Lindy holds Sheehan and she whispers to him. I float around in a dark place where an old man with pressure in his head drags a steamer trunk, covered in stickers from Alabama, stands upon it, attaches a rope to a sturdy light fixture and looks out the window of the knotty pine room where he has decided it all. He sees the snow on evergreens, and perhaps wonders what? About relief? Sweet, sweet, relief from all that pressure in his head? About living so far from what makes any sense, from mint juleps, and the Cascade Plunge all-white public pool where the little black kids can’t come in? And if he double-checks the knot, does he take the time to think about his son, my father? About his grandson, me, sleeping an unlocked door away? About Sheehan, whom he’ll never know? And as he steps off into some dark place and relief, does he think about what...
Sheehan does not grow, he stays the same: at six months his face is white/pink, freckled, dimpled chin; at nine months his arms and legs are overcooked spaghetti laced with the bones of dead birds; at a year his toes, nose, nails, flesh are all human, but behind his eyes it’s blank as fog over snow.
I lift him by the scruff of his neck like a sleeping puppy, he hangs limp. I kiss him, and whisper and rage at him, his face never changes, he is silent.
I set my hand on Lindy’s arm, feel her move away. She says, looking into his eyes, I love him so much and I know, I know too… As she speaks she looks away, looks away from Sheehan, away from me, speaks slowly, her words falling, I know, he’s not here. I snap at her, He’ll be all right! He’ll be just fine! I become my father, my grandfather, my words are their words too. Lindy looks at me and starts to speak, But if… she begins. I cut her off. No “buts”, no “ifs” My words are cold stones. I stare into Lindy’s eyes and speak again, Sheehan will be just fine.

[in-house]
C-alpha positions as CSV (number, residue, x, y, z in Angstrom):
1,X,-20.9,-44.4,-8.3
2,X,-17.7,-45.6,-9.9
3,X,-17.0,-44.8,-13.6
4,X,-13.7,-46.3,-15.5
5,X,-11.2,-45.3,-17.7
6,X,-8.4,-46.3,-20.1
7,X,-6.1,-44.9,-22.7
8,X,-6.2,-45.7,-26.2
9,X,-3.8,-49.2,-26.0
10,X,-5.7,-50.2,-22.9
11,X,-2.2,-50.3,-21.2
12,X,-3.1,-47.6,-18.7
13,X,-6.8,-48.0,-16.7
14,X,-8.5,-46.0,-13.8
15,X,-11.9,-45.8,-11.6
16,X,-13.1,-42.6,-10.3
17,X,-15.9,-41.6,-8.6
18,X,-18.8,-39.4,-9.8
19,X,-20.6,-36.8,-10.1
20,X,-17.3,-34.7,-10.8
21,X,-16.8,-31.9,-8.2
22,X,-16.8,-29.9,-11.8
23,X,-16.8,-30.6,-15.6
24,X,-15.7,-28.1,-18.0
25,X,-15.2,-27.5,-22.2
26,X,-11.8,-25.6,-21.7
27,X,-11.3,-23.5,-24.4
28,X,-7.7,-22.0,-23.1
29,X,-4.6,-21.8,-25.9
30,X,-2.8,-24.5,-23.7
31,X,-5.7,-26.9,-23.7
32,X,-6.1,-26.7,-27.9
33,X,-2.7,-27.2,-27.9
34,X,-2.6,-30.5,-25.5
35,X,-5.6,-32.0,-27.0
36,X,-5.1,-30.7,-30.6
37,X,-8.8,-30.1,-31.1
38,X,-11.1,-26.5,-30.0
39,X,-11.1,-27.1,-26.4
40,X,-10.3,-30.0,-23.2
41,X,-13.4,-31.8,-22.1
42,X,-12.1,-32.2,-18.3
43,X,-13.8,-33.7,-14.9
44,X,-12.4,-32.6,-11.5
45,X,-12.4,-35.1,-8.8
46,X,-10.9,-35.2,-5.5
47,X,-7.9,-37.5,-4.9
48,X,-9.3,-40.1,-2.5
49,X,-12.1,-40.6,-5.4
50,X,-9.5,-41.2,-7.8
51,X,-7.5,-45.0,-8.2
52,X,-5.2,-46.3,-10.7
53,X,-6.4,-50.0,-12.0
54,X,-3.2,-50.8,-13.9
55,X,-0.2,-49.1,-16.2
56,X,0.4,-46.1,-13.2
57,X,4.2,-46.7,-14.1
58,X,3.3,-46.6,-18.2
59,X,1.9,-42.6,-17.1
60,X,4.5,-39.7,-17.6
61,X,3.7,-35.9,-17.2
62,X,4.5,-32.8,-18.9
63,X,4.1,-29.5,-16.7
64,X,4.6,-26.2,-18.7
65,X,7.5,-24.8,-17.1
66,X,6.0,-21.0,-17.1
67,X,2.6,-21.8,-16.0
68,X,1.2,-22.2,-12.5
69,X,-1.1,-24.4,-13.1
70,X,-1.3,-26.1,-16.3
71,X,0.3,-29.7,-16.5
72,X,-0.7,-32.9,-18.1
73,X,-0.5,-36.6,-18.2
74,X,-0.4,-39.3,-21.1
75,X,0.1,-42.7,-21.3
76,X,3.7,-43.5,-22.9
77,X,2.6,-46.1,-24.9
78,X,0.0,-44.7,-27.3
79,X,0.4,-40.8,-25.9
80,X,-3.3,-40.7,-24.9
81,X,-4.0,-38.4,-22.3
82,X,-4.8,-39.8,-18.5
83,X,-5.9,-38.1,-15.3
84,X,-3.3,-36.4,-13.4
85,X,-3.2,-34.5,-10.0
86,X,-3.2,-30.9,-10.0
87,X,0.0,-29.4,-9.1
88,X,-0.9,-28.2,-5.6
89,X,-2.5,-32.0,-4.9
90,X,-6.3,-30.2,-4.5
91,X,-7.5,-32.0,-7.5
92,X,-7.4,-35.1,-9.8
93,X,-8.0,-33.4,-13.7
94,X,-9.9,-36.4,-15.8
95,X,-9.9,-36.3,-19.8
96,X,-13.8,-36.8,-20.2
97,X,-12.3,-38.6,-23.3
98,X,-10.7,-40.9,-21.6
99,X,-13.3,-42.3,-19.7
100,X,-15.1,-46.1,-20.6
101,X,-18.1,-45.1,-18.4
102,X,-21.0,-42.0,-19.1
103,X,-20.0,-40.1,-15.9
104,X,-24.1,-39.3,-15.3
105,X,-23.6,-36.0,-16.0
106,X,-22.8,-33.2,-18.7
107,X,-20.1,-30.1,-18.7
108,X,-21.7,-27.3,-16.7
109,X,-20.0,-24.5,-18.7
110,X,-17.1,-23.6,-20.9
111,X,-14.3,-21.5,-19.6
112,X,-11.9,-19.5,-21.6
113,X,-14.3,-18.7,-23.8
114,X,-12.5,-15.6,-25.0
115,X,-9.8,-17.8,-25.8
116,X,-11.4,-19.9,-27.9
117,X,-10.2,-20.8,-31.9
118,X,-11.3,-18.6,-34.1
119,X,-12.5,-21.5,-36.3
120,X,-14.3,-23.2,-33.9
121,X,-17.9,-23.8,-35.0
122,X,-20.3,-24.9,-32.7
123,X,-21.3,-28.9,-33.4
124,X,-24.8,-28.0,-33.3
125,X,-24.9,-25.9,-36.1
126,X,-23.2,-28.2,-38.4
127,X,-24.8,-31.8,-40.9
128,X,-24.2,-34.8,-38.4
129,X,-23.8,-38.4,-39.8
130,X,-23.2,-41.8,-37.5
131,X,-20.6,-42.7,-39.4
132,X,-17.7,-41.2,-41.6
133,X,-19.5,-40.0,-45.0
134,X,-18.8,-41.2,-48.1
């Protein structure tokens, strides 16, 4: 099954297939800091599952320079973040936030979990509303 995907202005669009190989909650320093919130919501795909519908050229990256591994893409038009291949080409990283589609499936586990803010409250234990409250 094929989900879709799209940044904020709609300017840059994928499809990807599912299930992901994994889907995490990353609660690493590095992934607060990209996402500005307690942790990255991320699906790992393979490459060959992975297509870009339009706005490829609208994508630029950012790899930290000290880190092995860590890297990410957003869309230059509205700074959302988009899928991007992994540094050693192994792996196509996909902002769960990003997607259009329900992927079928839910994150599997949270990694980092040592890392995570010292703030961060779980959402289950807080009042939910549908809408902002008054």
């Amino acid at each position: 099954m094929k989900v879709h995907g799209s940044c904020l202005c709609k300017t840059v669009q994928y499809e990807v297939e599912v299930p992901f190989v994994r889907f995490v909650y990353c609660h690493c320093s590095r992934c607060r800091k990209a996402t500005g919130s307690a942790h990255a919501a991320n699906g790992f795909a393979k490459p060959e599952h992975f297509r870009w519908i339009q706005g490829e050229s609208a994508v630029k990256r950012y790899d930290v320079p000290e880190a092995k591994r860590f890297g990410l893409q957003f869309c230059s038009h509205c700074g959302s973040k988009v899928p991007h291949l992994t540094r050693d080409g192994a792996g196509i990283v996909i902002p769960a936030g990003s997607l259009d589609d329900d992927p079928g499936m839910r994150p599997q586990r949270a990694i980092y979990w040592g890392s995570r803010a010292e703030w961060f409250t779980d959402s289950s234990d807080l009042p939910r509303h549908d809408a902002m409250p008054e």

He has cerebral palsy, the specialist says, and Lindy begins to sob. I say, Lindy, it’s okay just because he has C.P. doesn’t mean he’s going to be retarded or something. Does it Doc? I ask, turning to him. He doesn’t look at us. We are right here before him. Lindy, weeping, in a red dress, her shoes wet from a puddle splashed through to hurry to this place. I in blue jeans, a grey sweater my head throbbing as 101 Strings butcher Hey Jude from invisible speakers. We are right here in front of him but he doesn’t want to see us; he doesn’t want to say what must be said. The other doctor, his partner is more direct. He has sharp, assassin’s eyes. He turns to us, his words like thorny branches, Well, he begins, factually speaking in 80% of C.P. cases there is substantial retardation.
What? I ask, more a gasp than a word. He stares at me takes a breath, In 80% of… he hesitates, looks into my eyes, Are you all right? He asks. And the dark place outside me becomes inside me too, a part of me exploding: OF COURSE I’M NOT ALL RIGHT I scream, standing up, guts tight as an old knot, YOU JUST TOLD ME MY KID’S GONNA BE A RETARD! And a phone rings off stage, and both doctors move for the door. Assassin-eyes gets there first, his wingtips click down the hallway. The other doctor pauses, turns to us, I’m sorry, he says, still avoiding our eyes. Then he looks up and speaks, I know it’s hard with a first… but there’s no reason you can’t have another… a healthy… He hesitates, looks away again, I’m sorry, He says, stepping out, quietly closing the door.
At night in bed I reach for Lindy, touch her hair, whisper her name. She feigns sleep, shifts away from me. I stare into the darkness surrounding her, try to see her through the blackness, then I turn away too.
The days all blend together now. One afternoon Lindy walks into the living room where I am sitting alone. She looks at me and speaks, You’ve never been really honest with me. She says this without malice, matter-of-fact. I stare at her, ashamed, stunned. I love you, I say, weakly, but she rejects this. You love too easily, she says, You’re a victim of your charms. But wit and charm and “I love you’s” won’t help you now. I don’t know what to say. Sheehan is asleep in his room. The house is deadly quiet. I do love you, I say, finally, but the words sound hollow even to me, and then, suddenly, blurting out, I say, I’m not to blame for Sheehan! I am shocked by these words. Lindy pauses, considers, speaks slowly,
No. No, you’re not to blame, but… She stops, looks into my eyes. In her face is all the sadness of our days. She turns and walks away.